Being mindful means living in the present, with an awareness of your surroundings, your emotions, and your responses, in an accepting, nonjudgemental manner. Here are three quick tips for mindfulness.
Tip number 1: Take a minute.
If you have the time and you aren’t rushing out the door in the morning, right upon waking up, stop the urge to reach for your phone! Instead, just for a minute, every single day, lay there on your pillow, eyes either closed or open, simply breathing, and-- here’s the key-- identifying your current feelings.
Can you give your emotion an adjective or two? Are you calm, worried, excited, fearful… how did you just wake up, and is that an emotion you want to remain for the rest of the day?
Then, and especially to keep from falling back asleep, think specifically about how much rest you just got. Was it enough? Can you do better the next night? And did that play into the emotion you just named?
Finally, are you already living in the future because of those emotions? If you are excited or nervous about the day’s events, that’s understandable, but be willing to take that first minute to just acknowledge the start of a new day, right then and there, in the present moment.
Tip number 2: Drop self-judgement.
Whether it’s each morning, or throughout the day, allow yourself to experience whatever human emotion you are experiencing. However, and here’s the catch, identify that feeling without judging yourself. If you are sad, you’re allowed to be sad. If you are nervous, your allowed to be nervous. If you’re ecstatic, that’s allowed too!
Without self-judgement, try to recognize what’s happening in the moment. Self-judgement, on the other hand, compounds things-- it is getting mad for being mad, getting sad for being sad, or even becoming overwhelmed or anxious because of happy or good news. Acceptance, in this regard, is acceptance of yourself and your current emotions.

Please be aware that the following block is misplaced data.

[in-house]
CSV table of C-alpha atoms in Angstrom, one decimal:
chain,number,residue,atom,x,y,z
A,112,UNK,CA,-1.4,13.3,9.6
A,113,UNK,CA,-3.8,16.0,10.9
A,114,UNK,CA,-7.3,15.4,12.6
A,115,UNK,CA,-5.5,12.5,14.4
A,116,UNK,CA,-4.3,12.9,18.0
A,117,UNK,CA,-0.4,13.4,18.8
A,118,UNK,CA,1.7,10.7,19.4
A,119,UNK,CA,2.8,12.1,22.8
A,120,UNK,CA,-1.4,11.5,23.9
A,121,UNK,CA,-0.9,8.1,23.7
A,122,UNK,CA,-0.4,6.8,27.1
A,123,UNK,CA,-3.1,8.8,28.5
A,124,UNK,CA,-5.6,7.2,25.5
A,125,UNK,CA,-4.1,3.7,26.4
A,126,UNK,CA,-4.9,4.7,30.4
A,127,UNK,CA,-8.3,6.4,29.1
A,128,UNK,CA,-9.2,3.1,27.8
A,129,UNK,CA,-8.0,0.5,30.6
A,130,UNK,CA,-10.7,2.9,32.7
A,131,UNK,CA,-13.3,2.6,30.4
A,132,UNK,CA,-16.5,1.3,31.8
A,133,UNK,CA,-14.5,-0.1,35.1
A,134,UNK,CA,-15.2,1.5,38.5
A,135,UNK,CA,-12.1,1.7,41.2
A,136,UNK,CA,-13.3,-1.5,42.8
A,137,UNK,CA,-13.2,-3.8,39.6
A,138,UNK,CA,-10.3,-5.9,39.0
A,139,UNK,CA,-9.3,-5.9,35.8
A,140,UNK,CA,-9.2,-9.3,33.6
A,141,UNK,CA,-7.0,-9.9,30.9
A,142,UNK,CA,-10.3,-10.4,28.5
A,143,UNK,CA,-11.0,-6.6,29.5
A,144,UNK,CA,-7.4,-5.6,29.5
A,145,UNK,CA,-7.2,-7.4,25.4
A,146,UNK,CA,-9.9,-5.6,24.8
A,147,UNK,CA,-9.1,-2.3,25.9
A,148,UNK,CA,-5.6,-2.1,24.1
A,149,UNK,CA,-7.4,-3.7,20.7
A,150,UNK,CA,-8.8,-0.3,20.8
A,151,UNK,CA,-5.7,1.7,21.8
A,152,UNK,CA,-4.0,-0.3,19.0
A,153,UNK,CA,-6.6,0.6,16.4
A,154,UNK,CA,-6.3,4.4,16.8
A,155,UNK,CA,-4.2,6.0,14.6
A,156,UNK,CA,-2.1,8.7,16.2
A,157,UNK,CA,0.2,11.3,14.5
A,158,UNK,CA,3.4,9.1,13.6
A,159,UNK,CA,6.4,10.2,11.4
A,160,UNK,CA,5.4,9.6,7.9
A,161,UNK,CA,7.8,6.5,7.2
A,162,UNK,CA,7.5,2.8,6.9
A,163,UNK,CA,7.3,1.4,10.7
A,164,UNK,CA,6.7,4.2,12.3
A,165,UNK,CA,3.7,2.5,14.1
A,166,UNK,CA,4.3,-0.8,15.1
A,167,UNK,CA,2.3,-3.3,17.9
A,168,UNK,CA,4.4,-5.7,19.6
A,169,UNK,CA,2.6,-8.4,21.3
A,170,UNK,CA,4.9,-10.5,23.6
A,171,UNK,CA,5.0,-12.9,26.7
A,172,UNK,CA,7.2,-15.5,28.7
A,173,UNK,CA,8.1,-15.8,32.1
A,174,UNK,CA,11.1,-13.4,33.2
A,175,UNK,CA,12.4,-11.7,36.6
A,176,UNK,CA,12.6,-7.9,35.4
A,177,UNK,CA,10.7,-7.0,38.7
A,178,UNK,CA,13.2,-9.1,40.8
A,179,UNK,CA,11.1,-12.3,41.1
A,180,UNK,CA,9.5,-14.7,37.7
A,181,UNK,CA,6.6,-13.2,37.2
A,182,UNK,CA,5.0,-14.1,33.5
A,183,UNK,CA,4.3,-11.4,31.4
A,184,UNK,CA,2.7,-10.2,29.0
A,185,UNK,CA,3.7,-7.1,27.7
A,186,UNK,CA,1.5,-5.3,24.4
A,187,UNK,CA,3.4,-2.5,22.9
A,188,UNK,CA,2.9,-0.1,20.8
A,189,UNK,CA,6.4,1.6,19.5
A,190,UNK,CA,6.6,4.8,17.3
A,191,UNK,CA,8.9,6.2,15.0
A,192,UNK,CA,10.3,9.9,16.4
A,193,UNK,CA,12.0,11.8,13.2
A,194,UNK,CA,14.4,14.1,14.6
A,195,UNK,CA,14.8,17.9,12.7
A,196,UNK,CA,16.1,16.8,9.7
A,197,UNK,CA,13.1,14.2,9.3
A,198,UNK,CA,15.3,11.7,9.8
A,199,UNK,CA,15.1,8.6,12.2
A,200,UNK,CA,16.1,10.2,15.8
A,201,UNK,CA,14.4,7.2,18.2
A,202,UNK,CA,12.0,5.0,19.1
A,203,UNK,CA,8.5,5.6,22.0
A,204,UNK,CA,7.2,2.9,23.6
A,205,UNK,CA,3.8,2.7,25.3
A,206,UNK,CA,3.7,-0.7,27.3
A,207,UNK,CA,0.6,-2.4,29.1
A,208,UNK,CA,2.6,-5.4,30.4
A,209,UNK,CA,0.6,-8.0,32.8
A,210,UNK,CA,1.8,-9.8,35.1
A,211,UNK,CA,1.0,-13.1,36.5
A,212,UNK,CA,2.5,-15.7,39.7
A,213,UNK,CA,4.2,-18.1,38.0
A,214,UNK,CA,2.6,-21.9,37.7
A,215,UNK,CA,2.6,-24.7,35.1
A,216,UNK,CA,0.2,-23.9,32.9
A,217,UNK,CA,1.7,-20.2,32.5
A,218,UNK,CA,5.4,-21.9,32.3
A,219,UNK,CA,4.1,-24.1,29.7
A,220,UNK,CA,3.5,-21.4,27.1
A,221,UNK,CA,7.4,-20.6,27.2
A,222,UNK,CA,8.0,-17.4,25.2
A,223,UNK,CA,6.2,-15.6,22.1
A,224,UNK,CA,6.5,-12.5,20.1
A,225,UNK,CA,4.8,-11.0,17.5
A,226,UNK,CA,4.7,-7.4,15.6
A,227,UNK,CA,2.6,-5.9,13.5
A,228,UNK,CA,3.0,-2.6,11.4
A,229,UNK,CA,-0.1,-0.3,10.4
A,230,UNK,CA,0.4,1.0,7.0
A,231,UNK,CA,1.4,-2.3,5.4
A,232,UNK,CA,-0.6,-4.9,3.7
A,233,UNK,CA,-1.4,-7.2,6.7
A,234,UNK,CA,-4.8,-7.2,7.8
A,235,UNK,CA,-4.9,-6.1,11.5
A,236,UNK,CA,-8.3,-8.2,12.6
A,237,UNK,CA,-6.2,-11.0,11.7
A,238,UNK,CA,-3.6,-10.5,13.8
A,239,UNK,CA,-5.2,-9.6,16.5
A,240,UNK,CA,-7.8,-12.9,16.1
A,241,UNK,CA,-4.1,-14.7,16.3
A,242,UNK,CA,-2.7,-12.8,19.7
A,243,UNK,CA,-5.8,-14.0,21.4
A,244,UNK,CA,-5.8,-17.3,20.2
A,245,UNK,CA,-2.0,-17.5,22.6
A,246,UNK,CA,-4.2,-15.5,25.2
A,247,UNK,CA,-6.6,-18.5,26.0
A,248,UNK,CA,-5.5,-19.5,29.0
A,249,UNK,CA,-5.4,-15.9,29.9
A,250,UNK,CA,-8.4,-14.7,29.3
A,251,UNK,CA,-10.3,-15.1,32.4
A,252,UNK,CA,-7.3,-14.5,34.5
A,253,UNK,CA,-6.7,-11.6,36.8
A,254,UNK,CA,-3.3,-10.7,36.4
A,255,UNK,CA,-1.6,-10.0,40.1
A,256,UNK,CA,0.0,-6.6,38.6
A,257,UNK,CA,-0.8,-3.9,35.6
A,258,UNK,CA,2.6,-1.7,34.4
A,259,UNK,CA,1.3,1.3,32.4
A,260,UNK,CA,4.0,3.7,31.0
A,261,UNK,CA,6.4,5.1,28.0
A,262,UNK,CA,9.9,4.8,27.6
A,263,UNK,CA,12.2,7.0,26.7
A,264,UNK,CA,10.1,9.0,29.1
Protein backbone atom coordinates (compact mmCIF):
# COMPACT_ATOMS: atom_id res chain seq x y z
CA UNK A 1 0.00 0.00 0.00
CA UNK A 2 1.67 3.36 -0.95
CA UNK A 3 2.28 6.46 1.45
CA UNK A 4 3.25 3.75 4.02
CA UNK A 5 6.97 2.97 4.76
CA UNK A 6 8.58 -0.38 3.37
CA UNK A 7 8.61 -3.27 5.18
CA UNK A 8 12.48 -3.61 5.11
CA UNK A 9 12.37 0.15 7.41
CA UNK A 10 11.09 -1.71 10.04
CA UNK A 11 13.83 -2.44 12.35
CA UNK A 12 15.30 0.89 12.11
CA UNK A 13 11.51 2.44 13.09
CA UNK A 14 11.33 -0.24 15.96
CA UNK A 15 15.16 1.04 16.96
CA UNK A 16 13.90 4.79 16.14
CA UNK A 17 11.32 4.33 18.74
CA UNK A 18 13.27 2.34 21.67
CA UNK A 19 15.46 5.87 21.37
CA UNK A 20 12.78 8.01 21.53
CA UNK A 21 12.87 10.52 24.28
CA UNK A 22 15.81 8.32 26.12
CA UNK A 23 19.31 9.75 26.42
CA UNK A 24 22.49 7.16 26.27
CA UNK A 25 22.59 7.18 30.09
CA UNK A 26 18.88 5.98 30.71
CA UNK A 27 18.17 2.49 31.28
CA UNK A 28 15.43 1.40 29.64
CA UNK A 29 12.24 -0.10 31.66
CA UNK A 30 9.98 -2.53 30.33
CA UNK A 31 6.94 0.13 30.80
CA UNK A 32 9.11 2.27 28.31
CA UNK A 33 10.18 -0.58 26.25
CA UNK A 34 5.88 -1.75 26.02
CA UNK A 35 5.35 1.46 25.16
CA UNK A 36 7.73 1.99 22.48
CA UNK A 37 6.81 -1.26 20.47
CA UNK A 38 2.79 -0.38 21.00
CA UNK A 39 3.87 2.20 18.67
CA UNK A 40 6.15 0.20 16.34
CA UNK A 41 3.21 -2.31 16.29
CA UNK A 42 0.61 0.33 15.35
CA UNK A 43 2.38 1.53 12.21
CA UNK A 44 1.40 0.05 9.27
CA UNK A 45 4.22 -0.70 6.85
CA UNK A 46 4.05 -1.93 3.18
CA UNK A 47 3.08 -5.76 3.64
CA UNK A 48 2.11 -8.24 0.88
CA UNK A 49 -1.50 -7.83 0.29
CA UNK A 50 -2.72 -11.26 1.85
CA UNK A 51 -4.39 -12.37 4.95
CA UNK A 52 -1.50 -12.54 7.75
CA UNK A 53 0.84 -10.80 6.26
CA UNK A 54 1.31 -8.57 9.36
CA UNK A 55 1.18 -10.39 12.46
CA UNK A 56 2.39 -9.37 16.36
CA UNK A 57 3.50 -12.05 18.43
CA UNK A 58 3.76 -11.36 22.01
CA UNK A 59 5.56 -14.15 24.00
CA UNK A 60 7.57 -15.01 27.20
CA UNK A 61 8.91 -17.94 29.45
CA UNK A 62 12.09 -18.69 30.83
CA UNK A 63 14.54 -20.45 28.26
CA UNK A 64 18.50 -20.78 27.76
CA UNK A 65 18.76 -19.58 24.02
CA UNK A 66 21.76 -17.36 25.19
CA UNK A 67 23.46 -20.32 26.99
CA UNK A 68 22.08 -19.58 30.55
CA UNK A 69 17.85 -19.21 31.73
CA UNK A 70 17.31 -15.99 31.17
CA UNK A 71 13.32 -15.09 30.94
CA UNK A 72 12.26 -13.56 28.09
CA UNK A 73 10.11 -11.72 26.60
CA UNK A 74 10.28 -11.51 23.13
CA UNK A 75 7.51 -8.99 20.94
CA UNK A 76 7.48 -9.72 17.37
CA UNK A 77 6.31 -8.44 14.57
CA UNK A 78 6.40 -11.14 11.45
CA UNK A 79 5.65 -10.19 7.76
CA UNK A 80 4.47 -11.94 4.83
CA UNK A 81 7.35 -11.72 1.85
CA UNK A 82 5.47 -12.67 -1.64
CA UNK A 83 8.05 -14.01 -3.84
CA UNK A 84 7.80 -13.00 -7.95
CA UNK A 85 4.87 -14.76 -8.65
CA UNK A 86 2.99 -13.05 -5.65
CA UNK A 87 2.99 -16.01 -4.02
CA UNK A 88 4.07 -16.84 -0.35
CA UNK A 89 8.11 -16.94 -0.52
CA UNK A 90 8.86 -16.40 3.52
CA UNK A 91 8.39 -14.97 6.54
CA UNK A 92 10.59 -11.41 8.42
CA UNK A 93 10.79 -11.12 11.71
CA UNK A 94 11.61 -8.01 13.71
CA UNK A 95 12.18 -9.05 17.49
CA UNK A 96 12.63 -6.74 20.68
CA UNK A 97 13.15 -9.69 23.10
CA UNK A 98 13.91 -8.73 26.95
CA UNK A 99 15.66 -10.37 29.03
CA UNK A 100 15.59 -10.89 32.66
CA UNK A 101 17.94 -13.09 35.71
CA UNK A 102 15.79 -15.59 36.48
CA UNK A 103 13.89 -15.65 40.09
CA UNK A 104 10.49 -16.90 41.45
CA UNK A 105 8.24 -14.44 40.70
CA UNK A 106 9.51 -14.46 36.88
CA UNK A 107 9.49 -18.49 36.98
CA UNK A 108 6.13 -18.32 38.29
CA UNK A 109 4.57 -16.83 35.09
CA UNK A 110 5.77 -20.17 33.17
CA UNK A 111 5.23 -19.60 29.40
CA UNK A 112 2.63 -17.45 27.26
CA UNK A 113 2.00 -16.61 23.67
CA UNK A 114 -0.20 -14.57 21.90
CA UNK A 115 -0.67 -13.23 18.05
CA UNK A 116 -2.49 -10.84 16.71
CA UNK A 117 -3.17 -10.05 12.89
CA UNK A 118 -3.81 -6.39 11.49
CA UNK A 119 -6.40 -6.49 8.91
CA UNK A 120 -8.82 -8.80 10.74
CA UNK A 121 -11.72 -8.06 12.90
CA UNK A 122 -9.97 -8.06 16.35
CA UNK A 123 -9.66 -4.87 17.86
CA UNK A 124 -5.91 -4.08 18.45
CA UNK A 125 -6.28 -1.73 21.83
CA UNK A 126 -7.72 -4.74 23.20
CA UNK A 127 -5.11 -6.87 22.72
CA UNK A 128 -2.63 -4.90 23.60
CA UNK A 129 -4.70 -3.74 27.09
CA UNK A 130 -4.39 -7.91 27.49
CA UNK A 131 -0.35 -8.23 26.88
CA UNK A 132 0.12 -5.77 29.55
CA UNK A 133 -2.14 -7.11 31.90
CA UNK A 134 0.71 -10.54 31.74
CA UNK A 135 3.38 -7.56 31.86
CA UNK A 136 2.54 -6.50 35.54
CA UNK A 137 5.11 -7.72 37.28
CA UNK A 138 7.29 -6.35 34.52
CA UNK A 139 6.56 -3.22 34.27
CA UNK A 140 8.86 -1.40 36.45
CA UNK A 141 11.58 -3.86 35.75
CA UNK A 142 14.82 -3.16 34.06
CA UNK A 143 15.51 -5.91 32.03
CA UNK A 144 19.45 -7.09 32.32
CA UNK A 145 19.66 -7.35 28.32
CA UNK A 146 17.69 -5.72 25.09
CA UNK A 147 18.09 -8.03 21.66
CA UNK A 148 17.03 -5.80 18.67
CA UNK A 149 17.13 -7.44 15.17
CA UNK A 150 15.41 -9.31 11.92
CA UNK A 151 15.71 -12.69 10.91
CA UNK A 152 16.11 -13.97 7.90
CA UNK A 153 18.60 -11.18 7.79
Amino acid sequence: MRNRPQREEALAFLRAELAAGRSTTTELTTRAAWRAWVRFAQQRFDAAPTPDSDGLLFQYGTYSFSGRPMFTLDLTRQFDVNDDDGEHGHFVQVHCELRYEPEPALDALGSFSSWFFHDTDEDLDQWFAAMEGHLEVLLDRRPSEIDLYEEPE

Tip number 3: Respond after reacting.
Reacting and responding are two different things. We react without thinking-- this is a natural human instinct, and in a lot of ways is protective or helpful. Responding occurs after actively thinking. Reactions are immediate-- the first few seconds to minutes after any life event. Responses, on the other hand, take a little time. Is your current emotion one that could negatively affect your social health? Is it a thought that might impact your self-respect?
In any situation, know that those reactions are always in the past. For those with a little background already, you know this as impermanence. Moving from reacting to responding involves a decision making process. A decision involves creating your response to any immediate reaction. As we all know, decisions can be quick, or they can take days, months, or longer as we weigh options, consider consequences, etc.
Making a decision to respond in a way that matches your life values is not easy, so don’t let this sound like it is. However, the great part here is that being mindful doesn’t take a new human skill-- our brains already possess the ability to process our own emotions when you draw attention to them.
Do you want each emotion to continue? That is the response piece to mindfulness.
“Growing Up Great!”
For more health tips geared towards adolescent boys, check out Growing Up Great!, a body-positive guide to getting through puberty confidently by respecting the body and all of its changes.